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In years past, I wrapped up 24 Christmas books before December 1st. My kids took turns unwrapping these literary packages everyday and we would snuggle up to read. It was a wonderful tradition for young children.
Time marches on though, and my kids aren’t so little anymore. My youngest is nine and now consistently has the attention span to listen to chapter books. My twelve year old has no patience for picture books. I can’t really blame her. She has been listening to these stories for over a decade. Truthfully, I’m a little tired of reading the same books every year too.
Traditions change as families change.
This year we are going to advance to reading Christmas chapter books. We won’t read a new book everyday, but I’m sure we will still curl up next to the fire together nightly.
Christmas Chapter Books
This Christmas classic is a great way to incorporate classic English literature into the holidays. This short book is ripe with big juicy discussions as you talk about Ebenezer Scrooge and the three ghosts. This storyline is well known, so it is a great choice, even for younger kids (as long as the ghosts won’t scare them).
Already read the book? Watch the movie!
Christmas in Camelot is a book in the Magic Tree House series, making it a great choice for early elementary kids. Jack and Annie receive a special mystical invitation to spend Christmas Eve in Camelot. It wouldn’t be a Magic Tree House book without adventure though! Will Jack and Annie be able to save Camelot?
Judy Moody and her brother Stink are excited about the impending Christmas holiday. There is just one problem. Stink desperately wants a white Christmas. Unfortunately, there hasn’t been a snowy Christmas in their town in over 100 years. They start to notice that their new mail carrier resembles a jolly elf…and knows a lot about arctic weather…and works long hours during the Christmas season. Will Stink get his wish?
Judy Moody was a favorite character in my household when my kids were younger. This Christmas chapter book is geared towards early elementary school kids.
The Herdman siblings are a force to be reckoned with. They are known around their town as “the worst kids in the history of the world”…which makes it quite ironic that they are the stars of their local Christmas pageant. Ultimately, this is a tale of the true meaning of Christmas.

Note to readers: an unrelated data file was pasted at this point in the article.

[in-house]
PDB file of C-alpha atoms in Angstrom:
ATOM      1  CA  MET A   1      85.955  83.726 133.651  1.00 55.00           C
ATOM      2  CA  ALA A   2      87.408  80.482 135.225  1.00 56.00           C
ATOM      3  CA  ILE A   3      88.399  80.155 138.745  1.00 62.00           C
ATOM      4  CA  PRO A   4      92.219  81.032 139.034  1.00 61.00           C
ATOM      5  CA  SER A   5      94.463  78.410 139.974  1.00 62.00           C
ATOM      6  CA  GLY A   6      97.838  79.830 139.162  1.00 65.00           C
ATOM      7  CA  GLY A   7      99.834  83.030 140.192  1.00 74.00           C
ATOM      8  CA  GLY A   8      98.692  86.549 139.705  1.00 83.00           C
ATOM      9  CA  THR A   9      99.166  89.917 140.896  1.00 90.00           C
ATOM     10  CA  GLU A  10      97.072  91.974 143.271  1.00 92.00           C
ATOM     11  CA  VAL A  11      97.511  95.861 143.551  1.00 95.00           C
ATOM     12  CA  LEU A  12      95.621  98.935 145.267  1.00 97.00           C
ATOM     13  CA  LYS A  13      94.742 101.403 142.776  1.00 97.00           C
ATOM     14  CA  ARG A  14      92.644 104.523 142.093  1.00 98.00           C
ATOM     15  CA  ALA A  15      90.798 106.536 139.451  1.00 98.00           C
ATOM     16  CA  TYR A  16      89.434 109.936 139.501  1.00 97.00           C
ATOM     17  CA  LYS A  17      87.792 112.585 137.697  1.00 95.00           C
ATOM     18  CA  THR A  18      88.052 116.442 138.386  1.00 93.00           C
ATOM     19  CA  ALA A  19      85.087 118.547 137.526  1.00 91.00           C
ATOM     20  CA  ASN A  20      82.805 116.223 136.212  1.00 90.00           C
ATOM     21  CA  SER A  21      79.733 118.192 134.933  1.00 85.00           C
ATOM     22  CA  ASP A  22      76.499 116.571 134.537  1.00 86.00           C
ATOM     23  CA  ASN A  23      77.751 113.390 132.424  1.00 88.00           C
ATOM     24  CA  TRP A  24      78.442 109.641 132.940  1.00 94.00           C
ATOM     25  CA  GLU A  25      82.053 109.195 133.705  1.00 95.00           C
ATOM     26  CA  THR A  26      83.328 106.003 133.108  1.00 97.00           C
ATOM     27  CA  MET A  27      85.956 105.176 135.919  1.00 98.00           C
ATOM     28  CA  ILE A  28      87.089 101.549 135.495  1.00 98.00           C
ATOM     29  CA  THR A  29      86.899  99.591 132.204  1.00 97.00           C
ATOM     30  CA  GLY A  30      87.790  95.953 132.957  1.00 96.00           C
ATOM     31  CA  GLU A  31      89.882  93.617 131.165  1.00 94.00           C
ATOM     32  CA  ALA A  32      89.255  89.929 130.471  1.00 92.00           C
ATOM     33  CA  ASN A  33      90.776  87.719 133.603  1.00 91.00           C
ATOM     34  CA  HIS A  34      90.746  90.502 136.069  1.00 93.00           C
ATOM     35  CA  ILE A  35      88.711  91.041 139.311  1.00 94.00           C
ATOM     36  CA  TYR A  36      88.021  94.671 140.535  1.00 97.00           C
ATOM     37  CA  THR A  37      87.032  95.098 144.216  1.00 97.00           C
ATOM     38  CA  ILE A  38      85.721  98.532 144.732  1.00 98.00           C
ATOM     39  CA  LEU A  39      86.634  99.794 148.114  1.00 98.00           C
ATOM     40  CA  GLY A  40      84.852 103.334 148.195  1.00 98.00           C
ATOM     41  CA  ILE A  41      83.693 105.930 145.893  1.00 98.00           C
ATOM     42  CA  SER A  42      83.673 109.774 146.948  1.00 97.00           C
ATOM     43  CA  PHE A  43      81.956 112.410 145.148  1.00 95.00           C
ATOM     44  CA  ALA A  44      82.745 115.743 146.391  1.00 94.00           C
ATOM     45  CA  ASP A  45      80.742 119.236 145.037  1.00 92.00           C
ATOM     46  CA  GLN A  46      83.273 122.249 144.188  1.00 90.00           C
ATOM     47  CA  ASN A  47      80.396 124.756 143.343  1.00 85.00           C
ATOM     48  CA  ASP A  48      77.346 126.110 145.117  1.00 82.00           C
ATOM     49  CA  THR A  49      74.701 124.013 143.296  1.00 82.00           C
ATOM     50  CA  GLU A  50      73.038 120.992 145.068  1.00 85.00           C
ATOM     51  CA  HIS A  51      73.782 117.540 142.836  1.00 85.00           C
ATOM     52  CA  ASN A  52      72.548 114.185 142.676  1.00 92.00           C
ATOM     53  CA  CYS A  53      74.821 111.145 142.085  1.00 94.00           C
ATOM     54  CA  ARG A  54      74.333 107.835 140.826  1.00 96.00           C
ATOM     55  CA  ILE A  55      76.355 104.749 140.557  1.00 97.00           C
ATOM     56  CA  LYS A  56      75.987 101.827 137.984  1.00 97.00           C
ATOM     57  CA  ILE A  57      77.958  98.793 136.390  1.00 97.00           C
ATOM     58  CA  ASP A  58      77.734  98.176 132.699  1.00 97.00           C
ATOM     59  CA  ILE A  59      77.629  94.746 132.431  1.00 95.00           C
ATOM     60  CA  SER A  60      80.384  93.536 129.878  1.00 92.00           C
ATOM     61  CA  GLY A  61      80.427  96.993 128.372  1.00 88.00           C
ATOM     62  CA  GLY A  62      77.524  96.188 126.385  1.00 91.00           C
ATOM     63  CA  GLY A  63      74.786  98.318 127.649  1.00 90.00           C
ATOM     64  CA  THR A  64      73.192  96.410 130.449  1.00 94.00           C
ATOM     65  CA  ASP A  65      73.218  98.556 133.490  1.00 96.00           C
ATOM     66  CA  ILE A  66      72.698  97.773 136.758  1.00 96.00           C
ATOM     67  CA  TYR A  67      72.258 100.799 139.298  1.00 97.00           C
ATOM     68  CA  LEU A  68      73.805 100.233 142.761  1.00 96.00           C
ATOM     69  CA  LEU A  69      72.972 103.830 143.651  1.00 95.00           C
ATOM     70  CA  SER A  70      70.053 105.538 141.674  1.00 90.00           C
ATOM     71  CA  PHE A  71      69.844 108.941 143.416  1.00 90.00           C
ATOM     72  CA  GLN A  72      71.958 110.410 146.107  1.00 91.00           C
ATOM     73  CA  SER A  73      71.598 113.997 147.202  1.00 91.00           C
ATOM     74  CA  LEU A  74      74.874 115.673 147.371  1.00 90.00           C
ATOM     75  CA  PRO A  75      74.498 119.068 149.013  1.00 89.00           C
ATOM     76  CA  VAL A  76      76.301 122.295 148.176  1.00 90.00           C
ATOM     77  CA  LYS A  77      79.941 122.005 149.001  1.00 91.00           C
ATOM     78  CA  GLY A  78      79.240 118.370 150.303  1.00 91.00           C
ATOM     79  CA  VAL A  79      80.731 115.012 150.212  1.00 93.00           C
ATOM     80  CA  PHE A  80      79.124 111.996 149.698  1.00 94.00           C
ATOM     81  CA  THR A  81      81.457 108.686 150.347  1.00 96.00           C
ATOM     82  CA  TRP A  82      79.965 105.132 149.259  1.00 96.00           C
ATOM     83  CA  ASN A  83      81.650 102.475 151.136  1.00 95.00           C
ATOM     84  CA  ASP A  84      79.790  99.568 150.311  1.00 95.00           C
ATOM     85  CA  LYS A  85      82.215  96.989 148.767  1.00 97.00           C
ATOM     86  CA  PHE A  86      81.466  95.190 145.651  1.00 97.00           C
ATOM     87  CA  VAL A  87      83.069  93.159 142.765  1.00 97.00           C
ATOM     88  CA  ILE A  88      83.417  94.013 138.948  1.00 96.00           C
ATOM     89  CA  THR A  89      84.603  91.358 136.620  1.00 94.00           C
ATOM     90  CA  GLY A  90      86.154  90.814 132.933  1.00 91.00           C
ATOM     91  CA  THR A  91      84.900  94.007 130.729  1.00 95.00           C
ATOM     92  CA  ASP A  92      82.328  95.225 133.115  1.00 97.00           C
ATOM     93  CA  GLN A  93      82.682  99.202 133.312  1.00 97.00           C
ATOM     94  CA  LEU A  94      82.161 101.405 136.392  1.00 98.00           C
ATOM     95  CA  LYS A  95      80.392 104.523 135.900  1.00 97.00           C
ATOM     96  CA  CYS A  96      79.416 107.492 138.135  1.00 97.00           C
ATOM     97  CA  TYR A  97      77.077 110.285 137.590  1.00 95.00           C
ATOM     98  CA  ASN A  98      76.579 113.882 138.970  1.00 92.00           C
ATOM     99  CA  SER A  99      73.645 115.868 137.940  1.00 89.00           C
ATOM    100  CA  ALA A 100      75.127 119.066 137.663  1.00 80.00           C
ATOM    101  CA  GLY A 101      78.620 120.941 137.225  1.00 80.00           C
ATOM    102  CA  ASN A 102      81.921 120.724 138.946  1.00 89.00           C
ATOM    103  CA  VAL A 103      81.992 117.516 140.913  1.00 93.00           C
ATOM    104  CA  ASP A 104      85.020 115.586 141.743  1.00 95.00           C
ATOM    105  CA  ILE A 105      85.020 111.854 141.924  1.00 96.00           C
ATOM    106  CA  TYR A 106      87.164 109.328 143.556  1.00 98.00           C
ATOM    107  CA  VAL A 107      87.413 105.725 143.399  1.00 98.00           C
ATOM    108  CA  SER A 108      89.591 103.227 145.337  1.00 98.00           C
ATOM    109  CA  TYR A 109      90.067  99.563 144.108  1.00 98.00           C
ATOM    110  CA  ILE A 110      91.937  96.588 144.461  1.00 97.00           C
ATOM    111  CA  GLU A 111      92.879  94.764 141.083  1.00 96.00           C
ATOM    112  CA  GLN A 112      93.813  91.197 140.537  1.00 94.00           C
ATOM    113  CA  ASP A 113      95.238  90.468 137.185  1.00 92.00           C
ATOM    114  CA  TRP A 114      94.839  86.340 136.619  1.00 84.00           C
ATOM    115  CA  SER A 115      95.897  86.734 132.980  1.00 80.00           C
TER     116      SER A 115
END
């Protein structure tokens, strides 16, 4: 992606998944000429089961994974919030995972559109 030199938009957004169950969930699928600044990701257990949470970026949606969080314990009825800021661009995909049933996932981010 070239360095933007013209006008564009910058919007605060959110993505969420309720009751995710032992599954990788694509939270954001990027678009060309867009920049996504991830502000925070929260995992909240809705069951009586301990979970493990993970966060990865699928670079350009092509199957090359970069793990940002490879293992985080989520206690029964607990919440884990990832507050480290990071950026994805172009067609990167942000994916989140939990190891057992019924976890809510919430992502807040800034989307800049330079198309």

We were introduced to this hilarious Christmas story a few years ago in my daughter’s book club. It was a hit with all of the kids!
Already read the book? Watch the movie!
Nikolas, nicknamed Christmas, must journey to the North Pole to save his father. Along the way he encounters magical creatures and adventure. Will he be able to save his father?
A Boy Called Christmas looks perfect for a variety of ages. I know both of my children (9 and 12) will enjoy this new Christmas chapter book.
No time to read aloud? Try an audio cd!
This is the follow up to A Boy Called Christmas. Amelia was a young girl full of Christmas spirit, in fact, she was the first person to receive a gift from Santa Claus. Unfortunately, she is forced into a hard institutional life and her Christmas spirit suffers. Can Santa save her?
Mitch is really hoping for a new game system for Christmas. Unfortunately, he gets involved in a fight at Thanksgiving dinner and his parents threaten to take away all Christmas presents as punishment. Mitch finds the hidden gifts and must decide what to do – steal the gifts or stay honest.
This book contains a warning from the editor – if there is even a remote chance that your child believes in Santa and Christmas magic, hold off on reading this book for another year or two. The last thing the author wants to do is ruin Christmas magic for anyone.
This Newberry award winning book takes place in the city of Paris. On Christmas Eve, a mother with three children begins to share a spot under a bridge with a homeless gentleman. It doesn’t take long for them to care for each other and act as a family.
What are you reading this holiday season?
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